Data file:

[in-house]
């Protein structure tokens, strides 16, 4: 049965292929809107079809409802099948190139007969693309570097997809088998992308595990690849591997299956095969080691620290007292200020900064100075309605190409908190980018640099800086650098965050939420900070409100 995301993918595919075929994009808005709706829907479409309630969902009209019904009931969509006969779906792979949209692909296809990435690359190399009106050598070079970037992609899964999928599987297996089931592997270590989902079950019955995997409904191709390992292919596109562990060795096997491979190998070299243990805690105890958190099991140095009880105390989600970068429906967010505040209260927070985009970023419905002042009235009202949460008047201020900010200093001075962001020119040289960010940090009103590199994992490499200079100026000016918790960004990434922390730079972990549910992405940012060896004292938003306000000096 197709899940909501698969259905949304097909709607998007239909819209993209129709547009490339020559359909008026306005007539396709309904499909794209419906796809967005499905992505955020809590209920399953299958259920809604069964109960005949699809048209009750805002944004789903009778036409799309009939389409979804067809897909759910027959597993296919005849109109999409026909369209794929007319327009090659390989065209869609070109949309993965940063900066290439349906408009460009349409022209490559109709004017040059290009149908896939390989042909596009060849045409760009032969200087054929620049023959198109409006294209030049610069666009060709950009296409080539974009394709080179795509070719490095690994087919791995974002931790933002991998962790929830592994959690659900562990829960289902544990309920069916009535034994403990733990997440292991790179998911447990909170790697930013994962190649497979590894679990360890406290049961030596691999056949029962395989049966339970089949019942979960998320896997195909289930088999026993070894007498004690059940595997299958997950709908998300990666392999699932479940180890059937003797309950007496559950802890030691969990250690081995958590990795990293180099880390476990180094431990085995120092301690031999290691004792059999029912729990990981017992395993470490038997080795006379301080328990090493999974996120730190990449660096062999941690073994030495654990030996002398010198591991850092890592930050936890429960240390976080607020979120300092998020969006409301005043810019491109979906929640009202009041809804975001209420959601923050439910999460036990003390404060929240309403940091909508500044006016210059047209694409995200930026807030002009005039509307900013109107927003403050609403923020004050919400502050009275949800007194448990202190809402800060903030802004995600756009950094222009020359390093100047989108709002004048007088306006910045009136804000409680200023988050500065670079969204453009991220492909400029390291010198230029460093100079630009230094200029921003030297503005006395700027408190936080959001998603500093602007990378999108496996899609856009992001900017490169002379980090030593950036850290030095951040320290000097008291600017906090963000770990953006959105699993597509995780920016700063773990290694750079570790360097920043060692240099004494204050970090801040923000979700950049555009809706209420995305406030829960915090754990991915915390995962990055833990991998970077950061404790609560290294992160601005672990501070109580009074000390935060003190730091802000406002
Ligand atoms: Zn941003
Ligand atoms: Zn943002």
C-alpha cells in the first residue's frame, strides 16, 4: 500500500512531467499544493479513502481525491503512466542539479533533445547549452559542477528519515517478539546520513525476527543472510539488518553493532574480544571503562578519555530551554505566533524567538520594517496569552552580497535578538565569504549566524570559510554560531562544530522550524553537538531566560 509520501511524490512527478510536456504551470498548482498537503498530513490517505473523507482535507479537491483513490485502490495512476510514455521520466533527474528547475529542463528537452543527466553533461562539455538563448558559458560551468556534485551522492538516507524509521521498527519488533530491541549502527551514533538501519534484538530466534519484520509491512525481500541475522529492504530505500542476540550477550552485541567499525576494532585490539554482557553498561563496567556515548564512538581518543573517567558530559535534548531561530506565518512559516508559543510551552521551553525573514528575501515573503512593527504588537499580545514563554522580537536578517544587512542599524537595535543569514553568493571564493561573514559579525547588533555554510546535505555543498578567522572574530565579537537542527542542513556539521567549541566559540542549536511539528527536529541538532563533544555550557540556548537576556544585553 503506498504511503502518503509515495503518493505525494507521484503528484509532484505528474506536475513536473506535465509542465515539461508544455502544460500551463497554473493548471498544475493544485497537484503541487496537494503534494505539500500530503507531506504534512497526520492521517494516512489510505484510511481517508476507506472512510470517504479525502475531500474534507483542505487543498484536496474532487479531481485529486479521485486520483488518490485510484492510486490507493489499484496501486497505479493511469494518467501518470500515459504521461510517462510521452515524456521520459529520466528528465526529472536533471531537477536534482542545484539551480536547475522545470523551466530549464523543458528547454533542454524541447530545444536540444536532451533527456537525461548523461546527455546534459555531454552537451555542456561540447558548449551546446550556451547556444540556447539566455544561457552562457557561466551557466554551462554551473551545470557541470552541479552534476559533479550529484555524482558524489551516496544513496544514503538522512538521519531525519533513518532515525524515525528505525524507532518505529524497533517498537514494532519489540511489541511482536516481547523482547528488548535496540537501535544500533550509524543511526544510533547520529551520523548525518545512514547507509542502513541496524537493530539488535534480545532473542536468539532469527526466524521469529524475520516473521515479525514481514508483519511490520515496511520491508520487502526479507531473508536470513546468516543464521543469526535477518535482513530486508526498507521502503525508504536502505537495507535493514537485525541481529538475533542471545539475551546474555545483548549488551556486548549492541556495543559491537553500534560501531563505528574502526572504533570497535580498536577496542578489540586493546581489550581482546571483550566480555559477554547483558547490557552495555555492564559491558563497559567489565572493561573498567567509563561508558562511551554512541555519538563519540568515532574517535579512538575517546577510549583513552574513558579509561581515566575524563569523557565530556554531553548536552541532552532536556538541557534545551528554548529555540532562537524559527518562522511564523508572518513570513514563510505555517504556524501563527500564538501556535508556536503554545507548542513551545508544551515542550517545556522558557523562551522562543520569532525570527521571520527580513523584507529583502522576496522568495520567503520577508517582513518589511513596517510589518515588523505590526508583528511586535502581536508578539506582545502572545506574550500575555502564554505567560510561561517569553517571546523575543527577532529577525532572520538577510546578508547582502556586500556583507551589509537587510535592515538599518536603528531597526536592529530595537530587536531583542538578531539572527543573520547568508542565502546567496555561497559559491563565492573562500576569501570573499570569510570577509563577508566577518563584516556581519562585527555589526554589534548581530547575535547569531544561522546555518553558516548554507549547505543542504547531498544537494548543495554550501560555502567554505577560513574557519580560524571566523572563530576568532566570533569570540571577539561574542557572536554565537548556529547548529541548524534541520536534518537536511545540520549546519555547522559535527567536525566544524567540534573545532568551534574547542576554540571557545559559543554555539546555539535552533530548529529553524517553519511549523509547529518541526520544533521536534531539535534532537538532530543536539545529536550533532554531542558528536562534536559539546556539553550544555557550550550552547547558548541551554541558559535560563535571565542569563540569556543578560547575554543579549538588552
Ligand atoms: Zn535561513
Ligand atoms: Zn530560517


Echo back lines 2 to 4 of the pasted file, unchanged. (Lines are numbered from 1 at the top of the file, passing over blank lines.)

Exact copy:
């Protein structure tokens, strides 16, 4: 049965292929809107079809409802099948190139007969693309570097997809088998992308595990690849591997299956095969080691620290007292200020900064100075309605190409908190980018640099800086650098965050939420900070409100 995301993918595919075929994009808005709706829907479409309630969902009209019904009931969509006969779906792979949209692909296809990435690359190399009106050598070079970037992609899964999928599987297996089931592997270590989902079950019955995997409904191709390992292919596109562990060795096997491979190998070299243990805690105890958190099991140095009880105390989600970068429906967010505040209260927070985009970023419905002042009235009202949460008047201020900010200093001075962001020119040289960010940090009103590199994992490499200079100026000016918790960004990434922390730079972990549910992405940012060896004292938003306000000096 197709899940909501698969259905949304097909709607998007239909819209993209129709547009490339020559359909008026306005007539396709309904499909794209419906796809967005499905992505955020809590209920399953299958259920809604069964109960005949699809048209009750805002944004789903009778036409799309009939389409979804067809897909759910027959597993296919005849109109999409026909369209794929007319327009090659390989065209869609070109949309993965940063900066290439349906408009460009349409022209490559109709004017040059290009149908896939390989042909596009060849045409760009032969200087054929620049023959198109409006294209030049610069666009060709950009296409080539974009394709080179795509070719490095690994087919791995974002931790933002991998962790929830592994959690659900562990829960289902544990309920069916009535034994403990733990997440292991790179998911447990909170790697930013994962190649497979590894679990360890406290049961030596691999056949029962395989049966339970089949019942979960998320896997195909289930088999026993070894007498004690059940595997299958997950709908998300990666392999699932479940180890059937003797309950007496559950802890030691969990250690081995958590990795990293180099880390476990180094431990085995120092301690031999290691004792059999029912729990990981017992395993470490038997080795006379301080328990090493999974996120730190990449660096062999941690073994030495654990030996002398010198591991850092890592930050936890429960240390976080607020979120300092998020969006409301005043810019491109979906929640009202009041809804975001209420959601923050439910999460036990003390404060929240309403940091909508500044006016210059047209694409995200930026807030002009005039509307900013109107927003403050609403923020004050919400502050009275949800007194448990202190809402800060903030802004995600756009950094222009020359390093100047989108709002004048007088306006910045009136804000409680200023988050500065670079969204453009991220492909400029390291010198230029460093100079630009230094200029921003030297503005006395700027408190936080959001998603500093602007990378999108496996899609856009992001900017490169002379980090030593950036850290030095951040320290000097008291600017906090963000770990953006959105699993597509995780920016700063773990290694750079570790360097920043060692240099004494204050970090801040923000979700950049555009809706209420995305406030829960915090754990991915915390995962990055833990991998970077950061404790609560290294992160601005672990501070109580009074000390935060003190730091802000406002
Ligand atoms: Zn941003
Ligand atoms: Zn943002």